need of a generalised citizen wage, which would replace all existing
transfers (unemployment, etc.) and allow for a generalisation of peer
to peer activities, based on the surplus generated by the money

So, how will these different spheres indeed co-exist?

There are in fact three hypotheses of their co-existence, conflict, or

1.   will the cooperative sphere swallow the competitive sphere
     (thesis of Stefan Merten);

2.   will they co-exist (Richard Barbrook, Eric Raymond)

3.   will the competitive sphere completely eat the cooperative
     sphere. (The latter is the thesis of Jeremy Rifkin's Age of
     Access which is an attempt to describe the ways in which the
     economy is trying to swallow the cognitive and cultural spheres}

2.1 Extending the cooperative sphere and replacing informational capitalism
- ---------------------------------------------------------------------------

Since peer to peer is functioning so well in the sphere of producing
software, the pre-eminent form of social capital, and since our whole
economy is becoming dominated by immaterial processes, what could be
expected is that practices arising out of this new cooperative sphere
would infect the total economy. This thesis is the most radically
expressed by Stefan Merten of Oekonux, who calls for a GPL Society,
where the principles behind the General Public License would gradually
be extended to the whole society. Here's an extensive quote:

As I tried to explain Free Software is not based on exchange so
neither is a GPL Society. How a GPL Society may look like concretely
can't be determined fully today. However, at present there are many
developments, which already point in that direction.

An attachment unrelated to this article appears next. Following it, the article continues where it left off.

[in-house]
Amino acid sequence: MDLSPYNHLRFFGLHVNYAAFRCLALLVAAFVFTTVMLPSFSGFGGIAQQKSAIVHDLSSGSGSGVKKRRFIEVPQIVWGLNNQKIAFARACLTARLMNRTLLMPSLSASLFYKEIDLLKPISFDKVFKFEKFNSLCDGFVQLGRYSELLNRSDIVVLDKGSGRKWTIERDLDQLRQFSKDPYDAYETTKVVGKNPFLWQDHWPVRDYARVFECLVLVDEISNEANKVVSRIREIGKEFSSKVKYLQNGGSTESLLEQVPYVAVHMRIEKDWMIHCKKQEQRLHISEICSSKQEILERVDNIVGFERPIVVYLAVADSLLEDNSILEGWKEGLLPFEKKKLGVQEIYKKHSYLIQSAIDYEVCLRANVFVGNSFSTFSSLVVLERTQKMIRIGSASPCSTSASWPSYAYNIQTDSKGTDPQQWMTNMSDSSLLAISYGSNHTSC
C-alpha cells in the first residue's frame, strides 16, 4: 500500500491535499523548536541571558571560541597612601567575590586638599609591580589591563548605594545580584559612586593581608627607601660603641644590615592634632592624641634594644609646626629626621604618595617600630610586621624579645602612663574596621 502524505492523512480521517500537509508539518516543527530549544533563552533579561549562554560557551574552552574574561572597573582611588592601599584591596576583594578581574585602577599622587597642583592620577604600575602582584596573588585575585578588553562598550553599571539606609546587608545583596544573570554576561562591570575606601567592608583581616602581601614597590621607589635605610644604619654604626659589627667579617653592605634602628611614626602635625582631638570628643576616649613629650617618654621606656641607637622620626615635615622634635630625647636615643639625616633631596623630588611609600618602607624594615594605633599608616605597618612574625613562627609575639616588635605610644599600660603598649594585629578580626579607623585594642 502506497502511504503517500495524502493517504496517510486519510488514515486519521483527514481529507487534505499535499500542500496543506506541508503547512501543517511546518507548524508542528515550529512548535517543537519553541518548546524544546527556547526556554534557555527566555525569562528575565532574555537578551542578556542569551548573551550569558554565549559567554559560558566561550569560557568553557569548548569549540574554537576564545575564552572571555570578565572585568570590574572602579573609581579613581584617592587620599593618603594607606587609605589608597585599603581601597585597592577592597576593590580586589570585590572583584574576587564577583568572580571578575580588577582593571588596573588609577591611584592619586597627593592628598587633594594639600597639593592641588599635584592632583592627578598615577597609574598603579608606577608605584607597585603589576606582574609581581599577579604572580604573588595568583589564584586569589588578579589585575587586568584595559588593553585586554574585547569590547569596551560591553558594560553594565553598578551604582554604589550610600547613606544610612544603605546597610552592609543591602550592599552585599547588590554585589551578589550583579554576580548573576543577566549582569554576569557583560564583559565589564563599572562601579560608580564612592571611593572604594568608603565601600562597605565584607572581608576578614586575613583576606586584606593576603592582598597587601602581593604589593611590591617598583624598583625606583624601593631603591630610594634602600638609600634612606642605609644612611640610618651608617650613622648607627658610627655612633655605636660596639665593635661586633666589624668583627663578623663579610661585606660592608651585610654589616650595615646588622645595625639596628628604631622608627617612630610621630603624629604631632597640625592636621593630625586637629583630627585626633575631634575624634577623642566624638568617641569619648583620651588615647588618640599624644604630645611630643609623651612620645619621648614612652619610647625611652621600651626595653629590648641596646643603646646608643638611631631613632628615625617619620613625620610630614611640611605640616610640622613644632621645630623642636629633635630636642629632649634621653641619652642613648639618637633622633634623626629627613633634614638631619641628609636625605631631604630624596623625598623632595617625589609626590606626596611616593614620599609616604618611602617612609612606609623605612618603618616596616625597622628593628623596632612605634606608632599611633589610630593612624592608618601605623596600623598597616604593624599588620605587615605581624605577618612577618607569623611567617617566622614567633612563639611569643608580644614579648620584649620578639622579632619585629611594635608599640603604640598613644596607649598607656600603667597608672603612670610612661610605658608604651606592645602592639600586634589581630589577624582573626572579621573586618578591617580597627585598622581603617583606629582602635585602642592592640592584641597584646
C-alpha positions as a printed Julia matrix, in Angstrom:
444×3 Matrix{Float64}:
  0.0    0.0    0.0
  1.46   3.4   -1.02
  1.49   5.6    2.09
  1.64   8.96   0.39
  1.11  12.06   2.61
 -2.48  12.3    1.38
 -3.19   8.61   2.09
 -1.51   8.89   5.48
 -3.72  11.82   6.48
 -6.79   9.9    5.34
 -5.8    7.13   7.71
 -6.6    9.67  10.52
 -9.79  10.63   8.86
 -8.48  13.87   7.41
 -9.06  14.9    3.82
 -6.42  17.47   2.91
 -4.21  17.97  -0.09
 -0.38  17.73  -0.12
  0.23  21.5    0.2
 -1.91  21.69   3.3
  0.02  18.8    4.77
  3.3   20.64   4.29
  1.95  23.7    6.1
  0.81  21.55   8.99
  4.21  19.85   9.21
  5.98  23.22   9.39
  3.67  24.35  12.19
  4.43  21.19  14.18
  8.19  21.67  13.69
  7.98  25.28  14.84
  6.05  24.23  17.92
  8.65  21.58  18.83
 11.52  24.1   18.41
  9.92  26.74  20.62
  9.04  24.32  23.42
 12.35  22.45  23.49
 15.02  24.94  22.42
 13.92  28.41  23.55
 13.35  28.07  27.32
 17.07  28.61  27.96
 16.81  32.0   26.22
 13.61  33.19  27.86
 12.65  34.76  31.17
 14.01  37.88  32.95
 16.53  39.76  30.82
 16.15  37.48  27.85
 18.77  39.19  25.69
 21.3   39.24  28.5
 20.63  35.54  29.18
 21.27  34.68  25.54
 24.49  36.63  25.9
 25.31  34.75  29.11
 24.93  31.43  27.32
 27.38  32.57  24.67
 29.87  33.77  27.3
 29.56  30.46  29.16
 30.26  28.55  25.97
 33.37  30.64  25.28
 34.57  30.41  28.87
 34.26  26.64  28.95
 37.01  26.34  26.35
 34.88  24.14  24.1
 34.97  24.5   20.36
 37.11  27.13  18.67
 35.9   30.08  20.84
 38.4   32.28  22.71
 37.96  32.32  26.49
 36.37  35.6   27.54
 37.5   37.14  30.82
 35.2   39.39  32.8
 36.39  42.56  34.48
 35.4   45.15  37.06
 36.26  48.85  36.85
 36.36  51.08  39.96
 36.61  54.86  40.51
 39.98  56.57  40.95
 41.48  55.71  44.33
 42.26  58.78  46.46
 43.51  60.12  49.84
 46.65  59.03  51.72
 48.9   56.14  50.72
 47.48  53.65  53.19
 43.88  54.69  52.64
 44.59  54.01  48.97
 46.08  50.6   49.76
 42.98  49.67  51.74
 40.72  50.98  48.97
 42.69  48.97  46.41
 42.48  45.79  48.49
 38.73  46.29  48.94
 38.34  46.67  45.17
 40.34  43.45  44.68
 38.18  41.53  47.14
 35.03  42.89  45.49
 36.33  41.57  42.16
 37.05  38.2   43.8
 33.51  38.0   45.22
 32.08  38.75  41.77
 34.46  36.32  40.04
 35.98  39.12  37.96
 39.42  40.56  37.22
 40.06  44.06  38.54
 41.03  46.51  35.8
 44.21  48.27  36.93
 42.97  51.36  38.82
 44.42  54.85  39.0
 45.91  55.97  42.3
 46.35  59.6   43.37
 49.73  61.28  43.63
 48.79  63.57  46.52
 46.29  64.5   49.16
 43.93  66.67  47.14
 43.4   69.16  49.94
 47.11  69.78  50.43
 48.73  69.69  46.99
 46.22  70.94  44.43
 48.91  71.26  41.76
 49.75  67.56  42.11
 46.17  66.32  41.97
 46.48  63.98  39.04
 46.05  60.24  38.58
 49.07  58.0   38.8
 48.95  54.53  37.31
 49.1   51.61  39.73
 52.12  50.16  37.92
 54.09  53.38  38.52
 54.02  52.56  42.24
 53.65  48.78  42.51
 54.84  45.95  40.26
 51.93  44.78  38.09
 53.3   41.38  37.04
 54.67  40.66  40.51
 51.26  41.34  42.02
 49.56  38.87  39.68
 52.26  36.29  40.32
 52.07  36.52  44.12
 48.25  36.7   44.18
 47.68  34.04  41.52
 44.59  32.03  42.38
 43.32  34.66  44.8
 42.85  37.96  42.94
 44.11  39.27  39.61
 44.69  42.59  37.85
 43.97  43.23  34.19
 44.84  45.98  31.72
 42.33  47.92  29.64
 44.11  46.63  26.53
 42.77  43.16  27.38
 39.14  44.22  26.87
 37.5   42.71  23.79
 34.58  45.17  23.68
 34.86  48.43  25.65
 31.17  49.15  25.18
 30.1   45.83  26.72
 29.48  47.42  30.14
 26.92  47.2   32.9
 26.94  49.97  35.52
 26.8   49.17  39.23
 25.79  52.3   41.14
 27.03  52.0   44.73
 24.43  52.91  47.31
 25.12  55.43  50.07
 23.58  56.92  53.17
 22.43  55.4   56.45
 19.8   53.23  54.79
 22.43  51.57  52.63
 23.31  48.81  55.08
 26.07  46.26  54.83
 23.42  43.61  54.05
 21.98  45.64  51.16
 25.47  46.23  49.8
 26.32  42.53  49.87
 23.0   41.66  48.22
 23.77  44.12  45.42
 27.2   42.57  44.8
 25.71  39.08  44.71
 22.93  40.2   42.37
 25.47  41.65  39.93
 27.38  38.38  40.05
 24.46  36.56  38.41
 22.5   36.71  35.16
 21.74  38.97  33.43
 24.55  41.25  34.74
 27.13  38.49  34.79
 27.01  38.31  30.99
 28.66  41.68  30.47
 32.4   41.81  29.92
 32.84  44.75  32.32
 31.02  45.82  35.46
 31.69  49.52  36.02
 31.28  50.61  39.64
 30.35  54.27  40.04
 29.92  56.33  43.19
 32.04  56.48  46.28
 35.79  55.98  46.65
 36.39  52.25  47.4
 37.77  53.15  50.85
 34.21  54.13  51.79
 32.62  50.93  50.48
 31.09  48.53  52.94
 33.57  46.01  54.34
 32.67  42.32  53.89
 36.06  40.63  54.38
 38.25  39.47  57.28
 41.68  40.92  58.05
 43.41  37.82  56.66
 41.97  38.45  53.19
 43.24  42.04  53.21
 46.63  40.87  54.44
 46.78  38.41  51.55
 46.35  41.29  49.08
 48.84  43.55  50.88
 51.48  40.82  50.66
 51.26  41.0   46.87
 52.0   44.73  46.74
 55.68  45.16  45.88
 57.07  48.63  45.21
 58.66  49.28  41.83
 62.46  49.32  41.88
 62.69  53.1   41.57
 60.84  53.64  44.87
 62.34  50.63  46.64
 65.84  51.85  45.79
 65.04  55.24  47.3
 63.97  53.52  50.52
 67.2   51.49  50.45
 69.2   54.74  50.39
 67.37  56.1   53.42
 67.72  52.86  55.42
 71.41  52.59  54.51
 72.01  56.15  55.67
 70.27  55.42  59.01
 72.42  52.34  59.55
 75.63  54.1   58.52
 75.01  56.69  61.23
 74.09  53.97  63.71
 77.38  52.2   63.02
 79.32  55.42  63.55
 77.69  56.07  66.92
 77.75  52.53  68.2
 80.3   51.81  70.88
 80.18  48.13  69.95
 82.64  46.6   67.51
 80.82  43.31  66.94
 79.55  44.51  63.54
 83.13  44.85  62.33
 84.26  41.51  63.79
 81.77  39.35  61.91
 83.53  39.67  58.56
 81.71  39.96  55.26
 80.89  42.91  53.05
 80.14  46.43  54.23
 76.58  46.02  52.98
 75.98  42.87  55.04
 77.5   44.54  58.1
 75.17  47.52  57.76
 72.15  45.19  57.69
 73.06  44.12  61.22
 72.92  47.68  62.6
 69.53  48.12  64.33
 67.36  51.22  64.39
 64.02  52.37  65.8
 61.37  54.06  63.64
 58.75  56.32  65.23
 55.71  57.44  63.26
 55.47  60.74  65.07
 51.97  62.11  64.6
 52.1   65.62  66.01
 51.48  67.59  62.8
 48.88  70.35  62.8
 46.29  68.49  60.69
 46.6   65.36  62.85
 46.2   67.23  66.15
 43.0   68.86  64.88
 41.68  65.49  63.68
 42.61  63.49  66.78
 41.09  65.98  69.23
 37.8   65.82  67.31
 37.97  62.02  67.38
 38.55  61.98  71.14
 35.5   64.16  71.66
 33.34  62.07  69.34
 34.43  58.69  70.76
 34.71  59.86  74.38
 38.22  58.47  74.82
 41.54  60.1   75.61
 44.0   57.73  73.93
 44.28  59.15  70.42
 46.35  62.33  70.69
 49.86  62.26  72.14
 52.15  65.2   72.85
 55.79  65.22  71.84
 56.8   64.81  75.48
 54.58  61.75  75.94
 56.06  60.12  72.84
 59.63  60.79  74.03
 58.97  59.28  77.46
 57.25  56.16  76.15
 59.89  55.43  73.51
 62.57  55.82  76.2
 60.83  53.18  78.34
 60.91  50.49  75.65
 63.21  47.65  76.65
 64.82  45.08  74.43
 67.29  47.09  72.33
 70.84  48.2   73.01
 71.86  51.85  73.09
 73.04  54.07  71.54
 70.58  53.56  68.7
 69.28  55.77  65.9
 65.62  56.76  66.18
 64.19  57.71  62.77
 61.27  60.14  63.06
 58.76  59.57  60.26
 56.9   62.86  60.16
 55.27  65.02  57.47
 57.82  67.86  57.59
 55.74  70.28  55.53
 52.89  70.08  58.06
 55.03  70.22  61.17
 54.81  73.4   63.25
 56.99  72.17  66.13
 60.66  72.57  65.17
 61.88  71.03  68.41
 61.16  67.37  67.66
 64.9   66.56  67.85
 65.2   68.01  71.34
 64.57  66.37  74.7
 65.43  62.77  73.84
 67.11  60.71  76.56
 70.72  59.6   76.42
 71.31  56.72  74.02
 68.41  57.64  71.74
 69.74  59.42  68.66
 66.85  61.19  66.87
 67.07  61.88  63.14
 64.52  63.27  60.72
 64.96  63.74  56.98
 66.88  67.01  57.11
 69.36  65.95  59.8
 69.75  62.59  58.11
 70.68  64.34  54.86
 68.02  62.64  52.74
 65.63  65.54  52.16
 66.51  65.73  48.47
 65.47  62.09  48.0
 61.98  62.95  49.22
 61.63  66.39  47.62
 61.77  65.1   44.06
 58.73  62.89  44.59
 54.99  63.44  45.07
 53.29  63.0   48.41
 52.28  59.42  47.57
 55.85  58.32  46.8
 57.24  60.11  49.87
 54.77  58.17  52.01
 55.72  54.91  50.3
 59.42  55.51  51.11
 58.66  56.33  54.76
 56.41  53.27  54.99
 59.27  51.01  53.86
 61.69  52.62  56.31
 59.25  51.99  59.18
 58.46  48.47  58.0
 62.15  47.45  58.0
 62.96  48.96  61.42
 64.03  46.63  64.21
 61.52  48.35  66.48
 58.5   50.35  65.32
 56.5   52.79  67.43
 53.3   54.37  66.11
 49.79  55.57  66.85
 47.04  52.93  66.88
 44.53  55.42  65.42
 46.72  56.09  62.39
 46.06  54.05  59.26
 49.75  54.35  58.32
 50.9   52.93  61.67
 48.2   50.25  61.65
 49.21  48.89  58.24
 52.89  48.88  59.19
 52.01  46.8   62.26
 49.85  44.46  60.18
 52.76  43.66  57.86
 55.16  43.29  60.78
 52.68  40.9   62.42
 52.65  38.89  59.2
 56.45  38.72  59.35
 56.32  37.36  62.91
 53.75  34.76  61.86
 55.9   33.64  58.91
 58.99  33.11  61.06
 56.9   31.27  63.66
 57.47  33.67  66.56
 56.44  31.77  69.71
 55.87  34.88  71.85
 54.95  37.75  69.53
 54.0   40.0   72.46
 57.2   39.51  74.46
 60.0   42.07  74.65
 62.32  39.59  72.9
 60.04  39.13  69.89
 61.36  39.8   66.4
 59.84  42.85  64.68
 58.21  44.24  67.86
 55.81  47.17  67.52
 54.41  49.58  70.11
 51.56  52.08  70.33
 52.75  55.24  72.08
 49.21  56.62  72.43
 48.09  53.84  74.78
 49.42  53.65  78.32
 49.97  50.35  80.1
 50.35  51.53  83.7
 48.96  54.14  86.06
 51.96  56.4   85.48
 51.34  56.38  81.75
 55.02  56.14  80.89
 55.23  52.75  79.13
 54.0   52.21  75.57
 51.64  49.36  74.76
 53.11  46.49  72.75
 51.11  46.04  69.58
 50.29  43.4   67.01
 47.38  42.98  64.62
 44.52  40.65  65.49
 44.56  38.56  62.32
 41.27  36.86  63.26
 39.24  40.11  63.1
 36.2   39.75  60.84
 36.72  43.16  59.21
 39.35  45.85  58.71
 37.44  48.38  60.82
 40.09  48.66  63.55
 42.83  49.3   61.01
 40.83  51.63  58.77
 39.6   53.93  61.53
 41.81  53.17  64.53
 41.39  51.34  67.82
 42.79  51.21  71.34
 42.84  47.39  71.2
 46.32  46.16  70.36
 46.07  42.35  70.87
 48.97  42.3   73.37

o    One development is the increasing obsolescence of human labor.
     The more production is done by machines the less human labor is
     needed in the production process. If freed from the chains of
     capitalism this development would mean freedom from more and more
     necessities, making room for more processes of self-unfolding -
     be it productive processes like Free Software or non-productive
     ones like many hobbies. So contrary to capitalism, in which
     increasing automation always destroys the work places for people
     and thus their means to live, in a GPL Society maximum automation
     would be an important aim of the whole society.

o    In every society based on exchange - which includes the former
     Soviet bloc - making money is the dominant aim. Because a GPL
     Society would not be based on exchange, there would be no need
     for money anymore. Instead of the abstract goal of maximizing
     profit, the human oriented goal of fulfilling the needs of
     individuals as well as of mankind as a whole would be the focus
     of all activities.

o    The increased communication possibilities of the Internet will
     become even more important than today. An ever-increasing part of